- Online Exclusives
Online exclusive: Who's who with TPWA
Each month, all households around the city receive their monthly statements from the Tahlequah Public Works Authority.
Online exclusive: HB 2873 and religious freedom
Following the introduction of House Bill 2873, which, had it passed in its original form, would allow business owners to refuse service based on “a person’s sincerely held religious belief,” and “a person [business owner] whose exercise of religion has been substantially burdened, or is likely to be substantially burdened, in violation of the Oklahoma Religious Freedom Act may assert such violation or impending violation as a claim or defense in a judicial proceeding ...”
- Cherokee County 2014 Junior Livestock
House Bill 2535
The full text of House Bill 2535, in its latest version, reads as follows:
Save a Senior
Save a Senior has become a big annual event in Tahlequah. After the Tahlequah High School Class of 2014, numbering 218, graduates on May 23, they will all be invited to an all-night party with food, activities and prizes.
Online poll results: Abortion legislation
The Daily Press conducted a poll of its online readers recent abortion legislation. Readers were told one of the first bills out of the chute this legislative session is one to further restrict abortion, and were then asked which statement most closely mirrors their view?
Girl Scout Cookies
There are a dozen styles of Girl Scout cookies, but typically a council chooses a few to market during the annual cookie sale.
- Cherokee National Prison Museum Cherokee National Prison Museum timeline The Cherokee National Prison opened in 1975, though efforts to establish the facility began decades before. The Cherokee National Prison Museum includes a timeline of the prison’s history. 1851 - The Cherokee National Council allocated $1,879 to build a prison, but funding was insufficient to begin immediately. 1873 - The council appropriates $6,000 from Cherokee Outlet lease fees to build the prison. 1874 - A call for contractors is published in the Cherokee Advocate. 1875 - Construction is completed. 1875 - The Cherokee Advocate moves operations to the prison for a year after the Cherokee National Supreme Court building is damaged by fire. 1876 - High Sheriff Samuel Sixkiller orders the construction of a 10-foot high fence, a garden and mechanical shops. 1900 - The Cherokee Nation pardons all convicted in its courts and all incarcerated prisoners after passage of the Curtis Act of 1898, which essentially abolished tribal courts in Indian Territory. 1903 - After fire razed the Cherokee Orphan and Insane Asylum, the prison’s facilities are adjusted to allow housing of displaced persons. 1904 - Cherokee County buys the prison to serve as its jail. 1925 - The third floor of the prison is removed during a renovation after the building was condemned. 1974 - The facility is included on the National Register of Historic Places. 1979 - Cherokee County sells the building back to the Cherokee Nation. 1986 - The Cherokee Nation Library and Adult Learning Center is housed in the building. 2010 - The Cherokee Nation begins a renovation of the building. 2011- The Cherokee National Prison Museum opens.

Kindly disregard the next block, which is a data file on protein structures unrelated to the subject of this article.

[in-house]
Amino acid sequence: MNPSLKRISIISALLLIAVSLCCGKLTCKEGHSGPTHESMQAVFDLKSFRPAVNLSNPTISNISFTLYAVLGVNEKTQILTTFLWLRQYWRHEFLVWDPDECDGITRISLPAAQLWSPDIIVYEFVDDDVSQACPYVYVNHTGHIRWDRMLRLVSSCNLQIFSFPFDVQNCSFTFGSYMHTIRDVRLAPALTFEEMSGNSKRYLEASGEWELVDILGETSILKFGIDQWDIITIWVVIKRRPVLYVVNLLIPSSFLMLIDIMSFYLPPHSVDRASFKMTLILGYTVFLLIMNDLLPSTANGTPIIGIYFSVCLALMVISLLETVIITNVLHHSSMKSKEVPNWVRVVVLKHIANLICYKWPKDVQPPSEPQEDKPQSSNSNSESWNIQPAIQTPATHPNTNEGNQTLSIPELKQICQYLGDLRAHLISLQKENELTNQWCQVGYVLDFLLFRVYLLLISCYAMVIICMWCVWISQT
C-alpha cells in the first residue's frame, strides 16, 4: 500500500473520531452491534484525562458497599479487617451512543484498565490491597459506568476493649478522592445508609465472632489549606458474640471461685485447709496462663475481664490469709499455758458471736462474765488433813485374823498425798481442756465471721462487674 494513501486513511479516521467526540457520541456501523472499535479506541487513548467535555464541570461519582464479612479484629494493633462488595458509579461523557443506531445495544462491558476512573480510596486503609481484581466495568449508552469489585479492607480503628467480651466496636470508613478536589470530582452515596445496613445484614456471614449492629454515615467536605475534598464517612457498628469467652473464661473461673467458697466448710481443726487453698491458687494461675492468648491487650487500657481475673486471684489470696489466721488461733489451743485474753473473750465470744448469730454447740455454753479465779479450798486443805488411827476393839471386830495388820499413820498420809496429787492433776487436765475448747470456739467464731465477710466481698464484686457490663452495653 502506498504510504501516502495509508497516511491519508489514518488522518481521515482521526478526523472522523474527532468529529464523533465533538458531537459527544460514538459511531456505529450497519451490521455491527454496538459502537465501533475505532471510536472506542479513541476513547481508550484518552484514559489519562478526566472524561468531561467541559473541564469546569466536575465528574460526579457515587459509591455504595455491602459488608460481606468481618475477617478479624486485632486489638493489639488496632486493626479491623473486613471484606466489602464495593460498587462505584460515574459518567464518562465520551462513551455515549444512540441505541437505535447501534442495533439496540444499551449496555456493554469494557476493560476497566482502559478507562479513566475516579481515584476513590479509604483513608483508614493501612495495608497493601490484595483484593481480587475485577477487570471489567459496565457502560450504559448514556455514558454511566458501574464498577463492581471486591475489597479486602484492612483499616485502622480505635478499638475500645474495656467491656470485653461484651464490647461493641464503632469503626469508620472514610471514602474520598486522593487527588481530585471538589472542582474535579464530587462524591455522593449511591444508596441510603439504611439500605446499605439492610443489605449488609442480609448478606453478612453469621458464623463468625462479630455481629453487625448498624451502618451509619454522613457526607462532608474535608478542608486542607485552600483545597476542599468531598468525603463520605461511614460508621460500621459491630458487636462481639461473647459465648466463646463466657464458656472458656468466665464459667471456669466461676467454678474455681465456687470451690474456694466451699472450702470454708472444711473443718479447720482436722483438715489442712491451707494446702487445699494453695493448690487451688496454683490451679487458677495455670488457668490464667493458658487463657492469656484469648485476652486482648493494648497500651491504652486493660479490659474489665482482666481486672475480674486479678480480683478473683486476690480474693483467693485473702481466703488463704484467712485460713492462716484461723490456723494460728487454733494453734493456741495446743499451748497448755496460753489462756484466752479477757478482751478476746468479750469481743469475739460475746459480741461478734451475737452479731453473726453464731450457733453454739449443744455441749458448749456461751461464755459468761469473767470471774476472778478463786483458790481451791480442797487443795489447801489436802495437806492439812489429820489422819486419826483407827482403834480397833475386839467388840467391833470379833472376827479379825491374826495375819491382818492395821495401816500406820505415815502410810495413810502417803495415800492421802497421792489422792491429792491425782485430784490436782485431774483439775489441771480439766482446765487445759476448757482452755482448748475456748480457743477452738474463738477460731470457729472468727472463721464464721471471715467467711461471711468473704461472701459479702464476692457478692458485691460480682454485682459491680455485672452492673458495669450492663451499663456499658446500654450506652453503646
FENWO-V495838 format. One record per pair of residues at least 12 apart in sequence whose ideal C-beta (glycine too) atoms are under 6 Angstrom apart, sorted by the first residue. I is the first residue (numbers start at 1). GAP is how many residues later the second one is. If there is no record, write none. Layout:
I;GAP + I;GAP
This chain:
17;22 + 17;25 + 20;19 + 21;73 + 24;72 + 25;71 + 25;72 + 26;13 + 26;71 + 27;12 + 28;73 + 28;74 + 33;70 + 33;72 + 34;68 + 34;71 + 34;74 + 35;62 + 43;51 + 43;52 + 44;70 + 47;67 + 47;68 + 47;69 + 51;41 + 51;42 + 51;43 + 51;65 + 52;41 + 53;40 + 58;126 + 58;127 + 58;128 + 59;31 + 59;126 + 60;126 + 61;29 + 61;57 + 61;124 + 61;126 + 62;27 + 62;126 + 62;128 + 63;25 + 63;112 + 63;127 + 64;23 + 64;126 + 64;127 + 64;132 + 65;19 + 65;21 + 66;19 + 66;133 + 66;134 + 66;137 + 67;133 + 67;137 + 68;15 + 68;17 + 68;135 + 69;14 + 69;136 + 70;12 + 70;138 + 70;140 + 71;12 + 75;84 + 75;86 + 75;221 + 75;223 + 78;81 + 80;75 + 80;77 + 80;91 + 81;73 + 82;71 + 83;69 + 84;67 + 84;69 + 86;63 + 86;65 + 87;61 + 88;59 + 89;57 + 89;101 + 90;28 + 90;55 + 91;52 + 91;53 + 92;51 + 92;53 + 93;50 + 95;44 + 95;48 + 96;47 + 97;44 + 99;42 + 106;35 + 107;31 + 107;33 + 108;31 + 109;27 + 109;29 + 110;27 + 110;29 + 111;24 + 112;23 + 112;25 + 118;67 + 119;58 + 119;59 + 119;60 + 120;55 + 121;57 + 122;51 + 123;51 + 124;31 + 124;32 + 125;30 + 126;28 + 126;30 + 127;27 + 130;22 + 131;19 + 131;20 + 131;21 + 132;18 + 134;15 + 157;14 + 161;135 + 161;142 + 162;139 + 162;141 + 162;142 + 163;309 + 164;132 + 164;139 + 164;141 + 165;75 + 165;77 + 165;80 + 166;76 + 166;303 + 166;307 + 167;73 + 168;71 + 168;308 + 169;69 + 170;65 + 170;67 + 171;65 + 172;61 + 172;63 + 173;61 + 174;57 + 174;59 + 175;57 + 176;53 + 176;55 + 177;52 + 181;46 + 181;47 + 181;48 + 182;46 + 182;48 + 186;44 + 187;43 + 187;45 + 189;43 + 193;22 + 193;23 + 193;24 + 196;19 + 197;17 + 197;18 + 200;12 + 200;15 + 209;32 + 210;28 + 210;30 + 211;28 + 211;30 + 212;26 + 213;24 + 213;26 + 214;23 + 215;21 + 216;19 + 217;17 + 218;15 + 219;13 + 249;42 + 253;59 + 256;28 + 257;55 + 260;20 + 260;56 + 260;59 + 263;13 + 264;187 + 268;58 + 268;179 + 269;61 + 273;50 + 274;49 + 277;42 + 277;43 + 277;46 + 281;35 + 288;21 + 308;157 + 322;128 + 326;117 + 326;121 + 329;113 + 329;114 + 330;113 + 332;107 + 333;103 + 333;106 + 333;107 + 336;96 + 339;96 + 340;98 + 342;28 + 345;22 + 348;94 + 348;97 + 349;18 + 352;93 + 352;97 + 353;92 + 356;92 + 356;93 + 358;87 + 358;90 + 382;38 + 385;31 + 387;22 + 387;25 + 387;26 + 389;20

Online exclusive: The history of FFA
The National FFA Organization was founded in 1928 as Future Farmers of America.
- Thunderstorm classifications
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